Liturgy and Architecture

Growing up in the Orthodox Church, I frequently heard about the unchanging nature of Orthodoxy.  This idea was often applied to our liturgical practices and used to defend or justify practices which seemed to lack purpose any more.  Doesn’t matter since Orthodoxy was unchanging, liturgical baggage had to be continued because it had become part of Orthodoxy.  The mindset is very conservative, saying the current practices cannot be changed.  [If you ask many Orthodox why they do a particular liturgical practice, often you will get an explanation that tells you when the practice originated in history. The answer will tell you why the practice was adopted in the 14th Century, but doesn’t tell you why we are still doing it today.  If you ask Orthodox why bishops dress with a miter and Byzantine vestments, you might learn that many of these things were imposed by the Turks on the Orthodox when the Byzantine Empire was conquered by the Ottomans.  But that doesn’t explain why Orthodox who were never under the Ottomans feel they have to wear vestments which were to remind the Orthodox that they were conquered and part of the dhimmi.  Nor does it say why Orthodox today continue to follow this practice.  Why not resort to more ancient practices or practices which better reflect the Orthodox understanding of liturgy and the Body of Christ?]

Some church historians note that Orthodox conservatism and refusal to change had hardened over time, but didn’t represent the attitude in the early centuries of Orthodoxy.  In fact, many historians of liturgy would say early Byzantium and Greek Orthodoxy were the sources of much liturgical change and innovation as compared to other ancient Christian traditions.  The static attitude of the past few centuries is thought by some to be more related to the huge social and historical upheavals the Orthodox experienced – the Turkish conquest of Byzantium and the more recent Bolshevik revolution in Russia.  As events beyond their control took over the lives of Orthodox, the Orthodox tried to preserve their past even by petrifying things liturgically.  My dogmatics professor from seminary, who was himself quite traditional, used to say the church becomes reactionary only in times of decadence.  When the church is healthy, it is alive liturgically and allows the liturgy to change in order to best reflect eternal truths to the current generation.  Thus for him, the liturgically conservative attitude grew because the Church itself was decadent and weak.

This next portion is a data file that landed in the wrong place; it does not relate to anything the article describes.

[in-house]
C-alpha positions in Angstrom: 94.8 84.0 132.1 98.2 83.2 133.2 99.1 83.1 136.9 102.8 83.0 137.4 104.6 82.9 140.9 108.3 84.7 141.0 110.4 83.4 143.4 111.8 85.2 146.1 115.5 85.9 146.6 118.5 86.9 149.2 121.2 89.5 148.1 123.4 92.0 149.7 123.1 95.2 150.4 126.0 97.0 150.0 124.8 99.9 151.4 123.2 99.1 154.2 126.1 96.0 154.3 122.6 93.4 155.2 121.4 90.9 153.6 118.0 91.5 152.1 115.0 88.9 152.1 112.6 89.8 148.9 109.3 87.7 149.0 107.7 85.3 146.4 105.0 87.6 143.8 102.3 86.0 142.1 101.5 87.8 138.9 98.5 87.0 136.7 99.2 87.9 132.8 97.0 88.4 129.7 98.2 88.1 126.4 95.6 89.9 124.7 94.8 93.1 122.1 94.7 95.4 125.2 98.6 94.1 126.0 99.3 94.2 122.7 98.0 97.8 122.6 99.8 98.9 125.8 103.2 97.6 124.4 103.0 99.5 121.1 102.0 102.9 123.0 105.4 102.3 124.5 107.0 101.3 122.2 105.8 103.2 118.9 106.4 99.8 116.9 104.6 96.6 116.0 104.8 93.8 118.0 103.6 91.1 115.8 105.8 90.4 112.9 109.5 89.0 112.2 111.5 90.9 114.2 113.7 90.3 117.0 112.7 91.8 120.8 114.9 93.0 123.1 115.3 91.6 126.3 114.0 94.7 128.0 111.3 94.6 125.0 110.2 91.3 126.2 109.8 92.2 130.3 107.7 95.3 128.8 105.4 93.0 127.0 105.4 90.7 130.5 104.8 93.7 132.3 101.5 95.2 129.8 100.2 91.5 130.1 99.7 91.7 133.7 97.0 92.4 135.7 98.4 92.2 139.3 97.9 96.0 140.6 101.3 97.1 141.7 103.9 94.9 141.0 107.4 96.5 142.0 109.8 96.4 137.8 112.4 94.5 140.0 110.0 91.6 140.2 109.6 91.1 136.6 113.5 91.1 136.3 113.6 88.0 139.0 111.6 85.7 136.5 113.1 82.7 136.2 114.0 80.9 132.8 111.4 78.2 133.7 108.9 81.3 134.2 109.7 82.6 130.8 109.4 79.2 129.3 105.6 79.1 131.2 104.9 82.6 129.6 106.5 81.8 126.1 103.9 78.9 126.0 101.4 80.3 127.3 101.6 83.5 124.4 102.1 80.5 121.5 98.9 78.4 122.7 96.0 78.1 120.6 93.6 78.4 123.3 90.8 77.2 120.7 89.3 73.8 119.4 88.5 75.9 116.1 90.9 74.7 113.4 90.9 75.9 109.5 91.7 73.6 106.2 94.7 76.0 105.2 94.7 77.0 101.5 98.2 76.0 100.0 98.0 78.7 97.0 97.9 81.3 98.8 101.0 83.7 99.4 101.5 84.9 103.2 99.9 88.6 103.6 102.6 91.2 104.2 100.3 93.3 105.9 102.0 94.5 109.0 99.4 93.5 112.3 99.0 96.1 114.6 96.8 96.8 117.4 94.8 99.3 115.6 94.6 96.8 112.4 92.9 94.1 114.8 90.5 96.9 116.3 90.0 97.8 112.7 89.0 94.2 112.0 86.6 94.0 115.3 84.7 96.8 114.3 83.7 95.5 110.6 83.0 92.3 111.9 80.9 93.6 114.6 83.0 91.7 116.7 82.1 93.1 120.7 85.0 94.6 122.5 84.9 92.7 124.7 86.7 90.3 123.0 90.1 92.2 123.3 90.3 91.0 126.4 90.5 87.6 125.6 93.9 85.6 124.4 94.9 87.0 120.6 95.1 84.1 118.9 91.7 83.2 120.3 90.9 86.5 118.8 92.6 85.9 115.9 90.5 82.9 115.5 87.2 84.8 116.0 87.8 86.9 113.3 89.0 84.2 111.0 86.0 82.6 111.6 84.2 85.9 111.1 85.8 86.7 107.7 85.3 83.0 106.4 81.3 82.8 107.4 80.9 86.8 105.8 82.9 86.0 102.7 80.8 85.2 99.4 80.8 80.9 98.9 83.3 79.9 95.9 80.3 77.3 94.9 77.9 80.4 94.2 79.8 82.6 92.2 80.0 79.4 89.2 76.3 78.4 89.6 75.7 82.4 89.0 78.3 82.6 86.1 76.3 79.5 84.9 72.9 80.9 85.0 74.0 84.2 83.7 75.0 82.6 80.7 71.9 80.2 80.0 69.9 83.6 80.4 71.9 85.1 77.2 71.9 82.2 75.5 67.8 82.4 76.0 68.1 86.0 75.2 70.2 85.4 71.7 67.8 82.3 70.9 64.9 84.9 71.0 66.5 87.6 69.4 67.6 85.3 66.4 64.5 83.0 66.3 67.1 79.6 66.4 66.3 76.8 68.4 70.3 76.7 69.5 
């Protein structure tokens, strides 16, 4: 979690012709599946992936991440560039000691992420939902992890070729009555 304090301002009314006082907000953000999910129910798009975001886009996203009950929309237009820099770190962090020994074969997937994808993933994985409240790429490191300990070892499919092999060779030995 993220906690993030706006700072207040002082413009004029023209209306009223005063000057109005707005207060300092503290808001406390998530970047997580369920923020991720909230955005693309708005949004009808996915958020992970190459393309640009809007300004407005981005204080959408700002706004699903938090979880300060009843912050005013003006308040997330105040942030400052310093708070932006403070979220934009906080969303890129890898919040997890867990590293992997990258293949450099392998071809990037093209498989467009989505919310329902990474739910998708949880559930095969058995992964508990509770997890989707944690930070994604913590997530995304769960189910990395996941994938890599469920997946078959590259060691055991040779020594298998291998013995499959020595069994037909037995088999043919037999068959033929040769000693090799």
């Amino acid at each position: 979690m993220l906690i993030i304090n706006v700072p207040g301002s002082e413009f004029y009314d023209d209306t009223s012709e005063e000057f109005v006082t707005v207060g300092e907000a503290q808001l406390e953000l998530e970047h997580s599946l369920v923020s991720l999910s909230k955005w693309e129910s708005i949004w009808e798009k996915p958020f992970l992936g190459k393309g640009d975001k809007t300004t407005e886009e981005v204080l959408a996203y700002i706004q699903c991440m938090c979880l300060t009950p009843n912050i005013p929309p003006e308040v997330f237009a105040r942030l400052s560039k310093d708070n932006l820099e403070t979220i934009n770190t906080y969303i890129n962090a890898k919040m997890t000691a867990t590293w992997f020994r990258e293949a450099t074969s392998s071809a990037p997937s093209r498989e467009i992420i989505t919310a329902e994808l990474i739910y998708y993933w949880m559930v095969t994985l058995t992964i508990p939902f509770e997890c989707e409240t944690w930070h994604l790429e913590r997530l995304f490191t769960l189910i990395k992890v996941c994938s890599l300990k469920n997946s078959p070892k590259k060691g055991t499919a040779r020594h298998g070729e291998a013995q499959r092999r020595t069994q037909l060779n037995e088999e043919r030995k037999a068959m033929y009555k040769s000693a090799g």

These thoughts came to my as I finished reading Liturgy and Architecture by Louis Bouyer.  Bouyer, a brilliant Roman Catholic scholar, was writing in 1967 in the aftermath of Vatican II.  The Roman Church was just beginning its liturgical upheaval and Bouyer was writing to offer some guidance to the Church about liturgical change and the architecture of the church building.  He had a rather favorable impression of the Orthodox Church.  And he like many historians pointed out that of all the ancient Christian traditions, the Greek Byzantine tradition in its earlier centuries were very creative and innovative in changing the liturgy to reflect its true purpose.  He notes the Byzantine architects got it right in abandoning the basilica as the normative shape for a church building.

“When this has been understood the first thing which must be evident is that the temple, which is to house the church congregated into one, with the living Christ in the midst of her, should tend to create such a conjunction, or at least have nothing which can be a hindrance to its achievement.  Whenever it is possible all those relics of the basilica which tend to divide the congregation into separate blocks – those who are in the nave and those who are relegated to the aisles, and where there is a transept those members who are in both parts of the transept – should be discarded by architects, as they were discarded by the first Byzantine builders.” (pp 92-93)